"Fill your paper with the breathings of your heart." ~ William Wordsworth

The Writing Life Too

And if you're reading this, it means you're not writing.

Tuesday, December 31, 2013

Sunday, December 15, 2013

Richard Bausch: writing like your life depends on it

Human life is immense, as Henry James put it, and writing about any aspect of it is therefore a prospect that requires tremendous specificity. So you try not to be writing about what A 34 year old woman with a child and an absent husband might do, but about what THIS 34 year old woman with a child and an absent husband might do: so you have to make it up about her, the telling little details that give forth her specific nature; and making it up will show you things you didn't know you knew; you'll discover things about this immense life, and the knowledge will come from an otherness, a sense of something more in the lines, which is perfectly natural: The "unexplained knowledge," as Hemingway says, "which could come from forgotten racial or family experience," (racial in this sense to mean species-memory). He goes on to say "Who teaches a homing pigeon to fly as he does?" So, again, and I'm aware that I repeat myself: just keep it going, let it play out and try not to overworry the literary stuff, the sideshows. It's a story. Unfold the trouble and see where it takes you, and then go back and try to be very, very shrewd about what happened to you in the process--the lines, sentences, gestures, adumbrations, stops and starts, motions, and what happened to the people you've made up, and how all of what they went through felt in the nerve-endings. Say it all as specifically and clearly as you, with your own temperament, and your own being, can. That, to me, is writing like your life depends on it--not as some intellectual gaming (though there are some wonderful examples of just that in the world's store of fun reading) but as a revelation, tricked out of the dark by the very indirection that seems to ignore it, of your real being.

Saturday, December 14, 2013

Find Words to Write By here. 



"Art is made by anarchists and sorted by bureaucrats." David Eggers

Thursday, December 05, 2013

Write it Down

One of my Facebook friends is going through a terrible tragedy--her husband has cancer and might not make it. She wants to write, but cannot.

In our loneliest, darkest times it's often hard to write. But here's a thought: don't write stories or edit, or   pressure yourself to work on a project during a crisis. Instead, use your notebook for small jottings and tidbits about what's going on. Capture the simple, but telling items on a bedside table or the strange cloud formation.  I suggested she might want to write down her husband's words or her dreams during this bleak time. Raw emotions and terrible sadness can be captured to be used later. I know this sounds rather mercenary, but it's worthwhile and it just might soothe.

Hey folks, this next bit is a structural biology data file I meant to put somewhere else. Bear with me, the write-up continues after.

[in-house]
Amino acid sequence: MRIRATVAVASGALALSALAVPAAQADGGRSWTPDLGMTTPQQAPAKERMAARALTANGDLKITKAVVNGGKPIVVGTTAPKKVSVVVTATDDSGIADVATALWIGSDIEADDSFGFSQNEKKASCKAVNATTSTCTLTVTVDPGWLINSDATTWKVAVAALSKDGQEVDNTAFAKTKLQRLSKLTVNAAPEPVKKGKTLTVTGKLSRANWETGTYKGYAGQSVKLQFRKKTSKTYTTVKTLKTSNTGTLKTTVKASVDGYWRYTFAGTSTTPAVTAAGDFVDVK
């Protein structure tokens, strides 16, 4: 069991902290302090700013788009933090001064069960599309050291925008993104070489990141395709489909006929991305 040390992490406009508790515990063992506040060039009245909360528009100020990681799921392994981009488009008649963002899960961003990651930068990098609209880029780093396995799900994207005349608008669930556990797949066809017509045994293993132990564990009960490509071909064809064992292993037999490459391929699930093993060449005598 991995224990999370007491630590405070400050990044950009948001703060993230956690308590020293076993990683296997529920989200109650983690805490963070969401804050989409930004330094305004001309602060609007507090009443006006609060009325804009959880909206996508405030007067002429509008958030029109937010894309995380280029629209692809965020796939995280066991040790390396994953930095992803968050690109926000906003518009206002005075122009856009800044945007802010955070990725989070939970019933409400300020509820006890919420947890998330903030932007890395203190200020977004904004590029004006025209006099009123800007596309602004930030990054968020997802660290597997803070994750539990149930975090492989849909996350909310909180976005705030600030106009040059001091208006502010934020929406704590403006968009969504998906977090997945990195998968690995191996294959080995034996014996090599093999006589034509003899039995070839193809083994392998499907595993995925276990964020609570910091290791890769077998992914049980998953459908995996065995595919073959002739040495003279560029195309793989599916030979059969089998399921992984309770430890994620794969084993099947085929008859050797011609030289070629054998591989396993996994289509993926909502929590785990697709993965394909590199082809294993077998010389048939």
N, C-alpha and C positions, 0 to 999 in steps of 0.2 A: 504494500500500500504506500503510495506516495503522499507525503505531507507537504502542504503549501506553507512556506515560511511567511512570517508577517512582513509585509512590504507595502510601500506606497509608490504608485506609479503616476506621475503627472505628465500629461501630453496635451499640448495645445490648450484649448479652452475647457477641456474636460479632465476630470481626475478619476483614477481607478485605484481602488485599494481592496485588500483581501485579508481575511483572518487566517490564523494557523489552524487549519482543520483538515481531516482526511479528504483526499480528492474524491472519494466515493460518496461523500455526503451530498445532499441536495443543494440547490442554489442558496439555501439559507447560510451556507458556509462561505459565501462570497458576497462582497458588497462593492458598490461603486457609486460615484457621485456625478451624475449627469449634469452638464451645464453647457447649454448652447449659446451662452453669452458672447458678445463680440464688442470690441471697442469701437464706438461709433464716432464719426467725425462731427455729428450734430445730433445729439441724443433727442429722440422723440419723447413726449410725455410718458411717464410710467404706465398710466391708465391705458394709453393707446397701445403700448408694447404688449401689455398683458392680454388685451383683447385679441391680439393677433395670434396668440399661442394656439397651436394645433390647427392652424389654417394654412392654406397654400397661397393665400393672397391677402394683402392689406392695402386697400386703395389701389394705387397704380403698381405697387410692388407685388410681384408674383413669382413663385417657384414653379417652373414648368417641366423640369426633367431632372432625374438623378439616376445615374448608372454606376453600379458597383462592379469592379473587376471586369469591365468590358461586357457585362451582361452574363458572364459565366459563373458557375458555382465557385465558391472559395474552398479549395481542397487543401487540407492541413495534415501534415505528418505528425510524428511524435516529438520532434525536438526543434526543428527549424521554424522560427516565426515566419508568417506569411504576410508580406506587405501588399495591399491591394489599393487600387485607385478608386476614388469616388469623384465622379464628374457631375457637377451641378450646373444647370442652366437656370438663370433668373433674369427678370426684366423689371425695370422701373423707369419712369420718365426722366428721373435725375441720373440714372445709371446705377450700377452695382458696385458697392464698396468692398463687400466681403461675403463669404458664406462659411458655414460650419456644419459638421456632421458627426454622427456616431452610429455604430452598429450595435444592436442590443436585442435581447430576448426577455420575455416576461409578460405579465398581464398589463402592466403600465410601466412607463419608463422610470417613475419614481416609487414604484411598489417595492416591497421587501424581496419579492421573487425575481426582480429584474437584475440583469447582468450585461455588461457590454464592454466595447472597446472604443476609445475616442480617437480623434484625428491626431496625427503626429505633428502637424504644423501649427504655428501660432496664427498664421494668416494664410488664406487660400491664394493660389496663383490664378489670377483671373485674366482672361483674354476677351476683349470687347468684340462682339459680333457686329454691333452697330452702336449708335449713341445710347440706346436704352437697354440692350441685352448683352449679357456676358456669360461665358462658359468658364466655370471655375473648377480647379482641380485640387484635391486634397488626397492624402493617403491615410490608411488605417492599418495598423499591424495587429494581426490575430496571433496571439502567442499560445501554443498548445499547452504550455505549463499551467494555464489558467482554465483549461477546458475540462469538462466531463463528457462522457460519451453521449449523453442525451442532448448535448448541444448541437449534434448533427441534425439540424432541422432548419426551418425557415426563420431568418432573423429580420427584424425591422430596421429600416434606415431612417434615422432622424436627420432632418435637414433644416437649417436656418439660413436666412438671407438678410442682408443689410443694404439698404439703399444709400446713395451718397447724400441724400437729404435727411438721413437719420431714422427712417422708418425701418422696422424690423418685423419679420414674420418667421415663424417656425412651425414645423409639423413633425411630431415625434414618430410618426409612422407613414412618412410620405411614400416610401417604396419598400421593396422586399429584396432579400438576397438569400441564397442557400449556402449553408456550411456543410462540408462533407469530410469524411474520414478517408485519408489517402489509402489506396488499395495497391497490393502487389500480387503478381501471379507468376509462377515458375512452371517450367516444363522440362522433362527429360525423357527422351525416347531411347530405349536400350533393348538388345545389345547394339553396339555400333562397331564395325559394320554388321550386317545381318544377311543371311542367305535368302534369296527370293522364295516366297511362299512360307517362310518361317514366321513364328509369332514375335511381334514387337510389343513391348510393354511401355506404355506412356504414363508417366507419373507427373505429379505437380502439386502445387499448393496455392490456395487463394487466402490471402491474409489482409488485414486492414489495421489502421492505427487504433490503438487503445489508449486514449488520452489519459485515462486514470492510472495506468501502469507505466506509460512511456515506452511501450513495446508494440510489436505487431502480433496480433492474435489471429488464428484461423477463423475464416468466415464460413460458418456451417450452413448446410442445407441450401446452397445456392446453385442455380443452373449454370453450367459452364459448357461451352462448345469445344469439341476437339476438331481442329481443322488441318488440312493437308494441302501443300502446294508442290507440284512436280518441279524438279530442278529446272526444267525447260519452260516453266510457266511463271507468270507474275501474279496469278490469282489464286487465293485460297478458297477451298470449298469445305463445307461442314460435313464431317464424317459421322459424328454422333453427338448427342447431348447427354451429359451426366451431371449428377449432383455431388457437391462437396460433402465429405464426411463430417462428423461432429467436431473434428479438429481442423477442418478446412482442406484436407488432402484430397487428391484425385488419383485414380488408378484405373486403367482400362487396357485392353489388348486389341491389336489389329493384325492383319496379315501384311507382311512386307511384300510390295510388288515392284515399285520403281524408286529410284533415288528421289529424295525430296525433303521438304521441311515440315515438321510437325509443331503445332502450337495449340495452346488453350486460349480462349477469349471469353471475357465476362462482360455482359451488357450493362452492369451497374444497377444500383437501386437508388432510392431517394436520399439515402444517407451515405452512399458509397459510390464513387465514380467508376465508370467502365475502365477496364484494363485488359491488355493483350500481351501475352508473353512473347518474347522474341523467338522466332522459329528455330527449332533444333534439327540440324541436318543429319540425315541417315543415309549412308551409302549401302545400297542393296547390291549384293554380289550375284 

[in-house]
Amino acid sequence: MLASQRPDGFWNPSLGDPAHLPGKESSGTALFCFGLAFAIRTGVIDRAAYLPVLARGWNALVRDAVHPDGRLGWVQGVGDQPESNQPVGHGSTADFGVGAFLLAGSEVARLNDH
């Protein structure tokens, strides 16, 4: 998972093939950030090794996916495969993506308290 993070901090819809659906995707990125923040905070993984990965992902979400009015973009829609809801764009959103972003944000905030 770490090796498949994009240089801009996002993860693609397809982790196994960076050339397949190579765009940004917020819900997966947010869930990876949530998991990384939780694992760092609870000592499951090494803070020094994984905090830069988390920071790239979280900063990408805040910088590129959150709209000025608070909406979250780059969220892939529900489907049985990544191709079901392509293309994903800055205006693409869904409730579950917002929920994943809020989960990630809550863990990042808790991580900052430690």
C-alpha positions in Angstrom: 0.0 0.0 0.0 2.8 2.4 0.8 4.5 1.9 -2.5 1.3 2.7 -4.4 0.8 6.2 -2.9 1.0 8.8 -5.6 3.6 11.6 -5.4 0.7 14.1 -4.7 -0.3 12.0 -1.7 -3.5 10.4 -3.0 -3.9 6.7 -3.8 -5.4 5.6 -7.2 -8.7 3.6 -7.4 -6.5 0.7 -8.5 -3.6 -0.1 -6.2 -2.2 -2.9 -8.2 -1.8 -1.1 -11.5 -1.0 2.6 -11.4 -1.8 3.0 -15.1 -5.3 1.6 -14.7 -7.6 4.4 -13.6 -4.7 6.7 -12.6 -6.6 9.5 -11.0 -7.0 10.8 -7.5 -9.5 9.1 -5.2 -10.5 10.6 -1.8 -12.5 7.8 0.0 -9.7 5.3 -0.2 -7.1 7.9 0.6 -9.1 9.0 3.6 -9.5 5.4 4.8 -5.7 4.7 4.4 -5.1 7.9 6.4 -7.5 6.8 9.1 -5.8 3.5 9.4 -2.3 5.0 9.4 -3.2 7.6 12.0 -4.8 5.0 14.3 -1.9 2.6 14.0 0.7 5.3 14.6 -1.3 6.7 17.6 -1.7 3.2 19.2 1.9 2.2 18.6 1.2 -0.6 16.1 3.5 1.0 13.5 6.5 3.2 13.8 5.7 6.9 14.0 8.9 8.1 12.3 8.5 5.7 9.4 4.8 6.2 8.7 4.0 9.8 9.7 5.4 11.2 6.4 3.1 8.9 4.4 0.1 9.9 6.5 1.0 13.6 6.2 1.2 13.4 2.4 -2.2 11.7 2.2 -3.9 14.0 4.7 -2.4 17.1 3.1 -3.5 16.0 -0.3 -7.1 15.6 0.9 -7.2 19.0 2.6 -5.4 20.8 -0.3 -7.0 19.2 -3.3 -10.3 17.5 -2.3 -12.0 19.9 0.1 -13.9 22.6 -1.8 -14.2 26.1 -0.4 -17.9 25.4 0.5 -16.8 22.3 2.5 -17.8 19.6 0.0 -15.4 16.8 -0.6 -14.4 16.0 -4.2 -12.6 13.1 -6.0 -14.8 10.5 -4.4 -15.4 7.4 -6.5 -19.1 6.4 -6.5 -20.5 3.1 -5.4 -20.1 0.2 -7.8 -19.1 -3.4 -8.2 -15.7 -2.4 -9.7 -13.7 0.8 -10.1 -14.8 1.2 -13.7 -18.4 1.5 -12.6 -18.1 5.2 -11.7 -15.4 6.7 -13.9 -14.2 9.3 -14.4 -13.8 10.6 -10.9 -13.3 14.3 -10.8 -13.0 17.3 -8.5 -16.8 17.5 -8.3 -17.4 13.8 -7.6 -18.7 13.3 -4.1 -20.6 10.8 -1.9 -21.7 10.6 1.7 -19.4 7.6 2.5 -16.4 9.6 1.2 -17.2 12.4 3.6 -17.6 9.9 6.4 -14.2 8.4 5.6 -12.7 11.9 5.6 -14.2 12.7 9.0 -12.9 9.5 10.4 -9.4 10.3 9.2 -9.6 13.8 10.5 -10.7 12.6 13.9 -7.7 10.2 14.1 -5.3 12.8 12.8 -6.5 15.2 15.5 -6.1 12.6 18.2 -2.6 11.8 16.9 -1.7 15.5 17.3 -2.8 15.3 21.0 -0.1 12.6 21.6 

For an example of capturing pain and transforming it into gold you might want to read A Three Dog Life by Abigail Thomas. No, it's not a dog story. It's a memoir about surviving grief and loss.

Keep writing, keep dreaming, have heart

Tuesday, December 03, 2013

Quick Take: Say no

If I've said this once, I've said it 1,000 times. Yes, I'm echoing my mother. Plot events shriek a resounding "NO" to your protagonist. Doors don't open; they slam shut. Clues don't magically appear; they disappear. True love doesn't happen overnight; it must first fall apart.
Fictional plots punish the protagonist, over and over. Take that one to the bank. 

And while we're on the subject please skip eavesdropping of any  kind.
Overheard conversations were okay in the days of Nancy Drew, but these days readers are much more sophisticated.

Making it in Changing Times Conference

January 25

Tabor Space, Portland, OR

Keynote speaker: Karen Karbo


Information is here

Monday, December 02, 2013

How do you describe where you're from?

It's a great writing practice.Searching for the past, the haunts, the heart, the influences.

That's my middle-west--not the wheat or the prairies or the lost Swede towns but the thrilling, returning trains of my youth and the street lamps and sleigh bells in the frosty dark and the shadows of holly wreaths thrown by lighted windows on the snow. I am part of that, a little solemn with the feel of those long winters, a little complacent from growing up in the Carraway house in a city where dwellings are still called through decades by a family's name. I see now that this has been a story of the West, after all--Tom and Gatsby, Daisy and Jordan and I, were all Westerners, and perhaps we possessed some deficiency in common which made us subtly unadaptable to Eastern life. 
F. Scott Fitzgerald, The Great Gatsby

Sunday, December 01, 2013